"It's pure violence and stupidity," he admits. "The movie is supposed to teach us that the education of our children will mean the future of our planet. All the action scenes had a goal: They were supposed to be driven by either a metaphysical point of view or experience for the characters... instead parts of the movie are like a bad episode of 24." The last stroke, Kassovitz says, was when Fox interfered with the editing of the film, paring it down to a confusing 93 minutes (original reports were that 70 minutes were cut from the film; Kassovitz says the number is closer to 15). ... ""I don't see how people who went through all these amazing blockbusters like The Dark Knight and Iron Man this summer will take it. ... I should have chosen a studio that has guts," he says. "Fox was just trying to get a PG-13 movie. I'm ready to go to war against them, but I can't because they don't give a s—t."Fox was not available for comment, according to the author, but we don't mind defending the studio on the basis of its clear interest in rich "points of view" belonging to everyone from Manoj Night Shyamalan to Eddie Murphy to Space Chimps — this year alone, in fact, as evidenced by its glamorous run of greeting cards memorializing those perspectives and experiences. Furthermore, if you can't get a metaphysical hard-on watching Jack Bauer clamp jumper cables to terrorist nipples, then maybe it's your point of view that requires more worldly considerations, Matty. We're almost loath to say it, but seriously: Team Fox.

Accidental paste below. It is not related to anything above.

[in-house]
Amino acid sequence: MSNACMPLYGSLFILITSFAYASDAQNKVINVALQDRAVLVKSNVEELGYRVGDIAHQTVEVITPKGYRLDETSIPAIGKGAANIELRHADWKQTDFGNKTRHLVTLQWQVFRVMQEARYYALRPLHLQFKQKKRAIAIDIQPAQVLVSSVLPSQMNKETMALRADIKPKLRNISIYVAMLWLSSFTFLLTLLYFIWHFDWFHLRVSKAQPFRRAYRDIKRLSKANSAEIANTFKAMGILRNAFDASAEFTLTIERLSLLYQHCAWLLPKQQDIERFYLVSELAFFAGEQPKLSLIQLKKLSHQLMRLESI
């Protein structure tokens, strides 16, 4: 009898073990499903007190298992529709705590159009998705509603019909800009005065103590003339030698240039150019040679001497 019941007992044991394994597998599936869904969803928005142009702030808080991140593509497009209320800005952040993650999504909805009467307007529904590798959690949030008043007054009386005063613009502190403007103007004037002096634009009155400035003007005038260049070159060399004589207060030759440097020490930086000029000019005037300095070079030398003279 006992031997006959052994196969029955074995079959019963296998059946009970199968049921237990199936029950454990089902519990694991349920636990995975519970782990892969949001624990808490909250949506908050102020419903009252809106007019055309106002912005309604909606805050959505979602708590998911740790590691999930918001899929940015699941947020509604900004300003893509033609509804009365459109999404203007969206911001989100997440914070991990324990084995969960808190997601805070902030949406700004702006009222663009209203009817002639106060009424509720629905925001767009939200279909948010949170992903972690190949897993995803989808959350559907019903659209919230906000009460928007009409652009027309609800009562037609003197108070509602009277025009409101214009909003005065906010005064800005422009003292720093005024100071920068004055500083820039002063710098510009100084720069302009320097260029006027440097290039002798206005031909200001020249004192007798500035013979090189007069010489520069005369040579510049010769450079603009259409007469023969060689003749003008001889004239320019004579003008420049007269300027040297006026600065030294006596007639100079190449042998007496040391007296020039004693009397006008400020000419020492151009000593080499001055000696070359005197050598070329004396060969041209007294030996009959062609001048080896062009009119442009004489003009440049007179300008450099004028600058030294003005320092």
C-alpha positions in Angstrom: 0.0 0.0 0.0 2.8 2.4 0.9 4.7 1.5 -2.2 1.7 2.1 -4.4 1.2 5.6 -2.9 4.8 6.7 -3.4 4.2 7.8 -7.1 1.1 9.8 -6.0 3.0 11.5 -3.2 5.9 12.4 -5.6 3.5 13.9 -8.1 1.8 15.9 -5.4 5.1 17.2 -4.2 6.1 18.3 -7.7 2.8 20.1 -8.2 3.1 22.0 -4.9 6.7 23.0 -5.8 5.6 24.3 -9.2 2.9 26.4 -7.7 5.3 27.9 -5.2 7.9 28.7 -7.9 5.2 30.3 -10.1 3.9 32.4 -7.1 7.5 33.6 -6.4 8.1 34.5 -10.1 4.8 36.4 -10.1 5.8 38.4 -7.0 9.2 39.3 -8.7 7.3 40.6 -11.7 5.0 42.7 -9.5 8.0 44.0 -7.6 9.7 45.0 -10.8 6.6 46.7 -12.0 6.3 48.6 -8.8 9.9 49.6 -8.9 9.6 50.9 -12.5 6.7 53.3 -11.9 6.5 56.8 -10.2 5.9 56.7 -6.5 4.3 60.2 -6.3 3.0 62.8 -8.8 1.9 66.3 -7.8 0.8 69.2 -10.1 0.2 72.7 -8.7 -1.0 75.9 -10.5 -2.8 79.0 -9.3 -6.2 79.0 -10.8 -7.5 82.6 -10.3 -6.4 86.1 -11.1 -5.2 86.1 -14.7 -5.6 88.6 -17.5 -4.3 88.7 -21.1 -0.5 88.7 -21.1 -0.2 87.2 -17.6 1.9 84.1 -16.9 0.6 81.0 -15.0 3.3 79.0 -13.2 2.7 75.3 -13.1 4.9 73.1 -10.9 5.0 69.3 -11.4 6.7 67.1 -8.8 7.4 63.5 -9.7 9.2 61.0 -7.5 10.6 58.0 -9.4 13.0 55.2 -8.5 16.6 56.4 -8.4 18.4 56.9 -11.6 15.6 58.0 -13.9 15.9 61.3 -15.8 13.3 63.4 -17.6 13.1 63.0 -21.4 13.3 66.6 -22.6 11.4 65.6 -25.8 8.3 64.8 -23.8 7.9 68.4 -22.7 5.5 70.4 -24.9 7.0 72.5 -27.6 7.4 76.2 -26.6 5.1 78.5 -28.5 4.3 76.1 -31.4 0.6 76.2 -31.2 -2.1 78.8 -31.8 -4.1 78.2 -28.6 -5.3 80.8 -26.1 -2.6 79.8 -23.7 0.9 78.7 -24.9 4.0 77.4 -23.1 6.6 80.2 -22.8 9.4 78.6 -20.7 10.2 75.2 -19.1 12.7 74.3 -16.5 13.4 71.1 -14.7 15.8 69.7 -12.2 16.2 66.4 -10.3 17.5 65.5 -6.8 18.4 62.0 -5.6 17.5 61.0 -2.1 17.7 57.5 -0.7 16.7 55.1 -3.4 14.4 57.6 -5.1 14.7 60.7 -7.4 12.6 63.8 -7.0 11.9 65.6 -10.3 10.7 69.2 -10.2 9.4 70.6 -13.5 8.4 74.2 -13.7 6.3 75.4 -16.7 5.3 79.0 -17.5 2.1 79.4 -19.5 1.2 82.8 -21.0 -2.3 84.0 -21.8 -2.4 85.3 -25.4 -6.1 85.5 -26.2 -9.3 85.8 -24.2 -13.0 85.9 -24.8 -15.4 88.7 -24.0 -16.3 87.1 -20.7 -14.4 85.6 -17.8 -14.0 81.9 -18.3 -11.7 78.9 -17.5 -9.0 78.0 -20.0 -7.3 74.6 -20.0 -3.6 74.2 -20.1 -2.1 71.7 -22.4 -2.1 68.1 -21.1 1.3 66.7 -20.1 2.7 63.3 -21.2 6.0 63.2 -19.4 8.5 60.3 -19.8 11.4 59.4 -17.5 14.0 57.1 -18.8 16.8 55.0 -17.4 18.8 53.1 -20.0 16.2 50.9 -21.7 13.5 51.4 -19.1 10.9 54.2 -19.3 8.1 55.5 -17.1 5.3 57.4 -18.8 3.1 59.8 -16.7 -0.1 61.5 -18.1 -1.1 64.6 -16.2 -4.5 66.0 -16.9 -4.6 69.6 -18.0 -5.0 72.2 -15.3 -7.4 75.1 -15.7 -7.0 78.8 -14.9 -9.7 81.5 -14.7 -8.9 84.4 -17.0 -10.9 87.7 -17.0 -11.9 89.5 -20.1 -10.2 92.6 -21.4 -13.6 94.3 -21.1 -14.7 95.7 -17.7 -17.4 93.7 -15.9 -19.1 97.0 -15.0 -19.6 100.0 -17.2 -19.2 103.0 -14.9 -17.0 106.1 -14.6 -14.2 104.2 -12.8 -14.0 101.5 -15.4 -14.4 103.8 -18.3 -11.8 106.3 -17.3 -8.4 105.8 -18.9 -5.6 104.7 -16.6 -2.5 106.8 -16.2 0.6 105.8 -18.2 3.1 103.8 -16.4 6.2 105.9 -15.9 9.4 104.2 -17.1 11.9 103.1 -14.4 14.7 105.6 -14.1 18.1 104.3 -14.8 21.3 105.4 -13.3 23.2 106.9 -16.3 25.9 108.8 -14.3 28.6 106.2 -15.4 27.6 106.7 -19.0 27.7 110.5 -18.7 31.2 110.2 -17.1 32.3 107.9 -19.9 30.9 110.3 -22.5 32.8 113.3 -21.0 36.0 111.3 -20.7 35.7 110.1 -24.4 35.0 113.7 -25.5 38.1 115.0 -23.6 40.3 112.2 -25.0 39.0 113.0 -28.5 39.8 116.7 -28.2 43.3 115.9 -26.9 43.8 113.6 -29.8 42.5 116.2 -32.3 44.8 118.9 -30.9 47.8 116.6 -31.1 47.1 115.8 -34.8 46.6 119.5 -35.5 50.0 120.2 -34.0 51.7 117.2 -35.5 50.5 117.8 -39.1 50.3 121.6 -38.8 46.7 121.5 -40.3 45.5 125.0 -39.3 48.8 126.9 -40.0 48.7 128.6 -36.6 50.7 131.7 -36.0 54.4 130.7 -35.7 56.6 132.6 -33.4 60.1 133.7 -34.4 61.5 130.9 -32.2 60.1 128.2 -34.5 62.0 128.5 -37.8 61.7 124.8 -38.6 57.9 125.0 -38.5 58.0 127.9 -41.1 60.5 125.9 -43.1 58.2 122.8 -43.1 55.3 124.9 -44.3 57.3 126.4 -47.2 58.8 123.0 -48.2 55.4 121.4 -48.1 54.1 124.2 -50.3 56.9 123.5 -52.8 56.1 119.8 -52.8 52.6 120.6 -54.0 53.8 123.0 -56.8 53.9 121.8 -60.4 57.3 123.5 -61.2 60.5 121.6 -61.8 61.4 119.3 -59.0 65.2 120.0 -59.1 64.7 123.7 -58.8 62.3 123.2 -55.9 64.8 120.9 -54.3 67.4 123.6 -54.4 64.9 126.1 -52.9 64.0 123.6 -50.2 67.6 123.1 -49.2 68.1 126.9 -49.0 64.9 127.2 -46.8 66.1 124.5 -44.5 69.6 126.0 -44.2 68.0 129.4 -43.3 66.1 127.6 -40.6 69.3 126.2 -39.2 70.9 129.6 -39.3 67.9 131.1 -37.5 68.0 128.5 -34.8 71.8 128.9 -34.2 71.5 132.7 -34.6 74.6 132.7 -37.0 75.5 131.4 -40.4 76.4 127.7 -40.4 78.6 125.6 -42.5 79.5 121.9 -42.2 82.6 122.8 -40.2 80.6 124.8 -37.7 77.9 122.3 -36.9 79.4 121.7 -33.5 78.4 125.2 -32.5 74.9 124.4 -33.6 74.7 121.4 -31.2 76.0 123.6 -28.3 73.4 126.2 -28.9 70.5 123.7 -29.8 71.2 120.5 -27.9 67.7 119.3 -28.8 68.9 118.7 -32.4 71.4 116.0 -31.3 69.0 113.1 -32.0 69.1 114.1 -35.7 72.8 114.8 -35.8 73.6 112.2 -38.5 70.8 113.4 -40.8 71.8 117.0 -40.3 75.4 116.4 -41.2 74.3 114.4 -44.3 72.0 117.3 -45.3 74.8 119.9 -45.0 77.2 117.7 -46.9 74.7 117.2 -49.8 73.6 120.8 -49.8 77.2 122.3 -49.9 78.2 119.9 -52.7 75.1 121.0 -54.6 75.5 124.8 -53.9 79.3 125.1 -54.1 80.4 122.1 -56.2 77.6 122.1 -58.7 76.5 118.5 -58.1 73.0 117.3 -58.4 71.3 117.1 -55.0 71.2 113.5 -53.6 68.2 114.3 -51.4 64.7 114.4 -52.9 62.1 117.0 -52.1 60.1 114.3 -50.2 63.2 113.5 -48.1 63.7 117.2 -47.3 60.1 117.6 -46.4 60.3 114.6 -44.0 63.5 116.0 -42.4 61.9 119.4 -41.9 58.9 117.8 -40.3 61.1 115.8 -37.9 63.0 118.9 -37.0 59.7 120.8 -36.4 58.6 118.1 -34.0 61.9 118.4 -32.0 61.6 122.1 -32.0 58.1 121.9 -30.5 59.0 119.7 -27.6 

After the stirring creative success of his English-language debut Gothika — still hovering around a 15% approval rating at Rotten Tomatoes — no one could really fault French filmmaker-actor Mathieu Kassovitz for expecting miles of auteurist latitude on his new film, the sci-fi Vin Diesel thriller Babylon A.D. Least of all Kassovitz himself, it appears, whose journey to the farthest-flung frontiers of studio hackery (or Eastern Europe, whichever came first) nevertheless found him face-to-face with micromanagers from 20th Century Fox — "lawyers who were only looking at all the commas and the dots," he recently told inquiring minds at AMC. Things quickly deteriorated from there, alas, but Kassovitz's loss is our gain today as he disowns Babylon A.D. in the most spectacular, career-immolating fashion imaginable: